I wish a holiday would mean a break from my symptoms too, but unfortunately that wasn’t the case. Dislocations, faints, pain, needing the chair, sickness, dealing with my stoma bag etc continued, but I may be the first person to have dislocated their shoulder on Tower of Terror!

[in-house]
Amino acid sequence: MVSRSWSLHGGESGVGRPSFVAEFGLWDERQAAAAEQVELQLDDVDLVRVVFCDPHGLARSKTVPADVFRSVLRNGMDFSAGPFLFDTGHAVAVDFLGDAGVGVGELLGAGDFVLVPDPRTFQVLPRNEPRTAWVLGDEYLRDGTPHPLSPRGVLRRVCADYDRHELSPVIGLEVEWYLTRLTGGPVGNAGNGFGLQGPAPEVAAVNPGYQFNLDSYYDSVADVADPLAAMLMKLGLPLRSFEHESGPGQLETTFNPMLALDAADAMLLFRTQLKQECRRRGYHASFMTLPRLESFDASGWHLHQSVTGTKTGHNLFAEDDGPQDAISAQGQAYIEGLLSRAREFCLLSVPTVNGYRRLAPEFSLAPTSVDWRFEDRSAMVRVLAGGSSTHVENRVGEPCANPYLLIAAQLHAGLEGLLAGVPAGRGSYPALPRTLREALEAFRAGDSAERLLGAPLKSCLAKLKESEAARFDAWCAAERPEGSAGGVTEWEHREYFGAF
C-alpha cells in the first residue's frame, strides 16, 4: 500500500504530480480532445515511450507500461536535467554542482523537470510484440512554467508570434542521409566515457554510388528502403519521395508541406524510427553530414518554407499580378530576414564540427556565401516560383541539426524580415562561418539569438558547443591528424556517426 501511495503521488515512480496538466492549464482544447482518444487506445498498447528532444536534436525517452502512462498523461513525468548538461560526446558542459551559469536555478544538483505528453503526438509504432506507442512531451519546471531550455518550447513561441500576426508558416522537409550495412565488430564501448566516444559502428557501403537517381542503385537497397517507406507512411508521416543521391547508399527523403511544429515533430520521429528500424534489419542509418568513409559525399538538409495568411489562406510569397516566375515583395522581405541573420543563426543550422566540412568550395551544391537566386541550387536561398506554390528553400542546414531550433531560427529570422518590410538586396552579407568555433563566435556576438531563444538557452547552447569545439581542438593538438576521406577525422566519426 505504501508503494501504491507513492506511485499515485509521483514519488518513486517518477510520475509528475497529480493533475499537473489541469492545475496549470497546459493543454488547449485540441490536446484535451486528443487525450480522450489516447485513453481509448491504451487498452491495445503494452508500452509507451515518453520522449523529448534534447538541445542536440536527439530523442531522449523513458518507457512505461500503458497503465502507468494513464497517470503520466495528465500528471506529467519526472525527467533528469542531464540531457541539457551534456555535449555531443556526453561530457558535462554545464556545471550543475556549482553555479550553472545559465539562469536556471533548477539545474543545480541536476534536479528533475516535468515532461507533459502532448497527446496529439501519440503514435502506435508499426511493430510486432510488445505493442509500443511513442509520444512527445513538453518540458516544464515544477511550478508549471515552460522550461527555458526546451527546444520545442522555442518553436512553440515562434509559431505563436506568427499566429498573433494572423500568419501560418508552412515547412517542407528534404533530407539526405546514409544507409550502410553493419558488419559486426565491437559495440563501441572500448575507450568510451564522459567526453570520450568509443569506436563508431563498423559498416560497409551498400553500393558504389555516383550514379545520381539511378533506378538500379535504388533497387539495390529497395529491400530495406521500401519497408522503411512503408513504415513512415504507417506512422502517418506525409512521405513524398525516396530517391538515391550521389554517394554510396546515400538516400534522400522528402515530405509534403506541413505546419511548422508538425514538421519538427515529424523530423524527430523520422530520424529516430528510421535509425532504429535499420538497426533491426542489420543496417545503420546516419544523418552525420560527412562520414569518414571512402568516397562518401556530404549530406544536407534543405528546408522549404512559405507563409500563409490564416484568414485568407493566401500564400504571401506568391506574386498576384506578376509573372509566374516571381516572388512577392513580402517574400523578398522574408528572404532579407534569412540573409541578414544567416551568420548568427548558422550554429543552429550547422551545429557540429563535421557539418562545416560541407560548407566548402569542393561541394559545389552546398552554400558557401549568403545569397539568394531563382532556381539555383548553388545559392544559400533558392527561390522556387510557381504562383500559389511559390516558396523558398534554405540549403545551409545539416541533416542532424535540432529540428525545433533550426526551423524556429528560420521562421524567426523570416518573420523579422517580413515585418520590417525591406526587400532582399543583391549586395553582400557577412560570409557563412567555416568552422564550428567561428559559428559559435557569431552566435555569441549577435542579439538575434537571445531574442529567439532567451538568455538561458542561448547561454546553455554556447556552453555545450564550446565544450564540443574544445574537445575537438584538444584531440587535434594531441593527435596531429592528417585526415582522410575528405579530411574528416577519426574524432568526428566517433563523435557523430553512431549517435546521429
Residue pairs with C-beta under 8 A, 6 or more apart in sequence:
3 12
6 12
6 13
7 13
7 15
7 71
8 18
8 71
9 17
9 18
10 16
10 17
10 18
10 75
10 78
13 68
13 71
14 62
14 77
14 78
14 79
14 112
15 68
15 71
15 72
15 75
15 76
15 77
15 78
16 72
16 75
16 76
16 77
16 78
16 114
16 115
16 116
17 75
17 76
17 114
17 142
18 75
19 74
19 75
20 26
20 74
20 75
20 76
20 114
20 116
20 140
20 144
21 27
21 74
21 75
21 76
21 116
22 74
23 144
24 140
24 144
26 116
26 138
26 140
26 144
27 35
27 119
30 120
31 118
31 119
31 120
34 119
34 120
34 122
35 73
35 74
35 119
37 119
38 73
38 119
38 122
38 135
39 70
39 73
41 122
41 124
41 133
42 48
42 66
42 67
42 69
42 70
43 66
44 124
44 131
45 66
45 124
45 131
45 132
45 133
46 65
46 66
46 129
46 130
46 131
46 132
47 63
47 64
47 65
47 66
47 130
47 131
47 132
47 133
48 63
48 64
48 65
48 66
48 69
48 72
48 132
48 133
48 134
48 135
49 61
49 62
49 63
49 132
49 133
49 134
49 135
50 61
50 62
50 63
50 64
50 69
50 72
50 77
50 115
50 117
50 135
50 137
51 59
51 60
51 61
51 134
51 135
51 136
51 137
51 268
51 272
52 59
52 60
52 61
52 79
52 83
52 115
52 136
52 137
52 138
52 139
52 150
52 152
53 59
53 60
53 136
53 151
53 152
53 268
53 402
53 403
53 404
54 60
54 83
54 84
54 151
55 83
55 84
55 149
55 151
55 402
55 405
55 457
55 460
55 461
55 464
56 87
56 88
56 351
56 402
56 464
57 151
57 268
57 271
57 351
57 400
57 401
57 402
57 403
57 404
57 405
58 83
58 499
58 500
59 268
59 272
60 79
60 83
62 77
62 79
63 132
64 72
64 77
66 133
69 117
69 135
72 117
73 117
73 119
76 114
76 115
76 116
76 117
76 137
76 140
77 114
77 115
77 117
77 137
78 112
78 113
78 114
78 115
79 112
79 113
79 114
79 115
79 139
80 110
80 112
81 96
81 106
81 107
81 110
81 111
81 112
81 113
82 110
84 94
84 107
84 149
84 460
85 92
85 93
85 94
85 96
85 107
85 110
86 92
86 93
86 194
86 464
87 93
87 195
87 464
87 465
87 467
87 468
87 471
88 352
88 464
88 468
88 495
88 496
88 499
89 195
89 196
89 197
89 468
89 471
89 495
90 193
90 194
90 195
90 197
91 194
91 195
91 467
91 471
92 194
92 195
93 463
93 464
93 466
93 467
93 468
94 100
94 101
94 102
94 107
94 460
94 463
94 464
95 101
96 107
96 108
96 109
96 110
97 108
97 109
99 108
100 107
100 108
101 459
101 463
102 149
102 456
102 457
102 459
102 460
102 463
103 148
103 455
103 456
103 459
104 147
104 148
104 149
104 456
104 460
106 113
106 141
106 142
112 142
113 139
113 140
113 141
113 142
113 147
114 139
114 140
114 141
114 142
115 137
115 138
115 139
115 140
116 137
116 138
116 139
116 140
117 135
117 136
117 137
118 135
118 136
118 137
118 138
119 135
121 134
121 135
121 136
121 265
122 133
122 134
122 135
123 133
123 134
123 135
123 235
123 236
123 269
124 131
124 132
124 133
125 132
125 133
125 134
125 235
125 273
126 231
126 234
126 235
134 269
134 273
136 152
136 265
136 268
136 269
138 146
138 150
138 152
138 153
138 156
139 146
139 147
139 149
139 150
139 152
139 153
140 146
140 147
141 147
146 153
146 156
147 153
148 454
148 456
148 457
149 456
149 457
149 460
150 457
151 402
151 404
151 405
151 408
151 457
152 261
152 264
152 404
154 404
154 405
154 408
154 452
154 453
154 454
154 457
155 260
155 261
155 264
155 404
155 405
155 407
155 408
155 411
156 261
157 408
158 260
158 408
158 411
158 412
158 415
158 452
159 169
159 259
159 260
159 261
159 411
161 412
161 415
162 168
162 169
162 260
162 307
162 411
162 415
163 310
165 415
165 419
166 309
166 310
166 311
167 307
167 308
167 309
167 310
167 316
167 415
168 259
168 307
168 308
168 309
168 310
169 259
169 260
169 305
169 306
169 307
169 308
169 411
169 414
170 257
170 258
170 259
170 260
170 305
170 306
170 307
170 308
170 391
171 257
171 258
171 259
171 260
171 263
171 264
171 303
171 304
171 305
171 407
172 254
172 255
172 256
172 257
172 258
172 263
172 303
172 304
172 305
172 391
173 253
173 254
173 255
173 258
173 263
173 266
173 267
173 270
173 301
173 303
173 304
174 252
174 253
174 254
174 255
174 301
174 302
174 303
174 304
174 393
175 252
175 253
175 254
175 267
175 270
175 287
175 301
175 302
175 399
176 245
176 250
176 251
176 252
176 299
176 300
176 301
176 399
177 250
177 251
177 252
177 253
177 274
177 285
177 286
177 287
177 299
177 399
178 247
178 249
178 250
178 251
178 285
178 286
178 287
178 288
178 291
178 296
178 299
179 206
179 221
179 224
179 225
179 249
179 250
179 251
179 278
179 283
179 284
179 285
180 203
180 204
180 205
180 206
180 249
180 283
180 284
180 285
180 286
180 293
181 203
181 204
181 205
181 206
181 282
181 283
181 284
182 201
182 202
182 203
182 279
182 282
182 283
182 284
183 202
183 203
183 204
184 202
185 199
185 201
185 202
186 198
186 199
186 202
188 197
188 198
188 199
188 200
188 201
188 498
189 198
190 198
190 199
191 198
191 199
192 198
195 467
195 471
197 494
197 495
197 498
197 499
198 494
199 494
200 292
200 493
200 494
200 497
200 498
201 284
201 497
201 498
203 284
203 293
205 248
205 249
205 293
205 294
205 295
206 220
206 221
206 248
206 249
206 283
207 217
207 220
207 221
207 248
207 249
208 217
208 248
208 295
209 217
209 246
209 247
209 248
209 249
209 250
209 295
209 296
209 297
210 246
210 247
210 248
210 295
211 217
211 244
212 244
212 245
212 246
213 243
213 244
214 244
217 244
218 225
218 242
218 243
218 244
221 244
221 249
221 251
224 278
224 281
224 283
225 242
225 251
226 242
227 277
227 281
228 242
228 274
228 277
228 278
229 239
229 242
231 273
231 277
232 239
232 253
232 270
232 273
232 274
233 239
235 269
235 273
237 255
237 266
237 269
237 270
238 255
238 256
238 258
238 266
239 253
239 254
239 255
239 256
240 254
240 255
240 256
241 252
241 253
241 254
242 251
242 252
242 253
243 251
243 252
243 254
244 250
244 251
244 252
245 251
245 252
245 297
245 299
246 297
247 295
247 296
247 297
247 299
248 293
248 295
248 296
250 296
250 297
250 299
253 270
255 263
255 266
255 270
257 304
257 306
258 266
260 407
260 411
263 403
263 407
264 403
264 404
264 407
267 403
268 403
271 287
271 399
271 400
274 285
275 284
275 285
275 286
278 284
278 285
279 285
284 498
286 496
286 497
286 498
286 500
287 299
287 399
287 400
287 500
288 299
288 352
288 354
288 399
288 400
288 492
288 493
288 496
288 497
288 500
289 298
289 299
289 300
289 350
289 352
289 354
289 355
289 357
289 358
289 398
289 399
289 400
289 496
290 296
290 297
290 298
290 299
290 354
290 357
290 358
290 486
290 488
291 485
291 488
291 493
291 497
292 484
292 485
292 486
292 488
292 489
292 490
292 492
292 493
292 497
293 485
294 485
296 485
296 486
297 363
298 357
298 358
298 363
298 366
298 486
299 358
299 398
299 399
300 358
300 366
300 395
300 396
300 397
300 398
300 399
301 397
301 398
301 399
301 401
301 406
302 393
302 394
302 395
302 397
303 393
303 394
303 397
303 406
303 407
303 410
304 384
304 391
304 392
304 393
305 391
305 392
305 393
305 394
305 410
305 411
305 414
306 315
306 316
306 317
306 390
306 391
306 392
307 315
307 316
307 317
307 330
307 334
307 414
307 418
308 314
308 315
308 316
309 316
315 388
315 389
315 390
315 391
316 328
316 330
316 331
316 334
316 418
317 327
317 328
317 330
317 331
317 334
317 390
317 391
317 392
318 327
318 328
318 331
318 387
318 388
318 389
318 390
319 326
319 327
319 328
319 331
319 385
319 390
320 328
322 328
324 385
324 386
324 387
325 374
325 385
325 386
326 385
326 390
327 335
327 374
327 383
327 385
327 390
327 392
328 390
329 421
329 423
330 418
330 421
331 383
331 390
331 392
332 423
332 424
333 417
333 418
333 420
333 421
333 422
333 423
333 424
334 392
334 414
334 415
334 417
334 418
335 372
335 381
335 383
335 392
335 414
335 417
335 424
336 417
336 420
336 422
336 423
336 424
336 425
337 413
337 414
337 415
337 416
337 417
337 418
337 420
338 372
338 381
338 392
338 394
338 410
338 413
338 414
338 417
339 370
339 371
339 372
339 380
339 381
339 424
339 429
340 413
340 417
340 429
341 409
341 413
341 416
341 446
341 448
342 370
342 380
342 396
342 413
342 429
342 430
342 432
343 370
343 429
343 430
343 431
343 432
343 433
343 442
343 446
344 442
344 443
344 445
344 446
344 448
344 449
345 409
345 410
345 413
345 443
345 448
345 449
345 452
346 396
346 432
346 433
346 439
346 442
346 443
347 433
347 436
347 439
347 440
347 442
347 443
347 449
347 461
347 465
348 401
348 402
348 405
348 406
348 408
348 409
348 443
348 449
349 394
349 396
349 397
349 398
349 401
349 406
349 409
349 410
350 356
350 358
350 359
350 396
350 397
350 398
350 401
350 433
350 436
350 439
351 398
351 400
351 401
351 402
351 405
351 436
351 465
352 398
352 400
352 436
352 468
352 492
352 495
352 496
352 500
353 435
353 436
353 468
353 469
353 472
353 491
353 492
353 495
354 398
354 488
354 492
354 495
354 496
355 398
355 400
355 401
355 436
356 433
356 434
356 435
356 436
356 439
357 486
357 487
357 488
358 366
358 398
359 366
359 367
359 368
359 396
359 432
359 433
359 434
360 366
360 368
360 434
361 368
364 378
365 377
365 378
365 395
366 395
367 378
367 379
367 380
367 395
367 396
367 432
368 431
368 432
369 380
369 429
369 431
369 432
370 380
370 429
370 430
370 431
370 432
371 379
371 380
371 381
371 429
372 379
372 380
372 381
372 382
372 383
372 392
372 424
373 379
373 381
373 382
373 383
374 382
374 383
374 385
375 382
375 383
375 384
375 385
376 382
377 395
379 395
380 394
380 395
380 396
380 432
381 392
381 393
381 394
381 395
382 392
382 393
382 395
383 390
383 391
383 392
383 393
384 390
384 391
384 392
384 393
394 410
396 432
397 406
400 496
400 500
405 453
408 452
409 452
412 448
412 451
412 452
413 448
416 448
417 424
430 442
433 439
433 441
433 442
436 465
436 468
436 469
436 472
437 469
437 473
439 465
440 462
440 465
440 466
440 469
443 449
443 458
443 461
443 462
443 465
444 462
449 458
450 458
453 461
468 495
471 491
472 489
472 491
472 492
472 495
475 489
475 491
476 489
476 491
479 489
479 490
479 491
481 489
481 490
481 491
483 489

Whilst I’m now beyond exhausted and could (and probably will) sleep for a week, we had an amazing break together, and I’m so grateful to have Ollie and for him being so understanding and accepting of my health needs. I am back to reality now and to my days being filled with hospital appointments, waiting for surgeries and trying to best manage my illnesses; However, we have memories that’ll last a lifetime and we’ve had the happiest time together at the most magical place on Earth.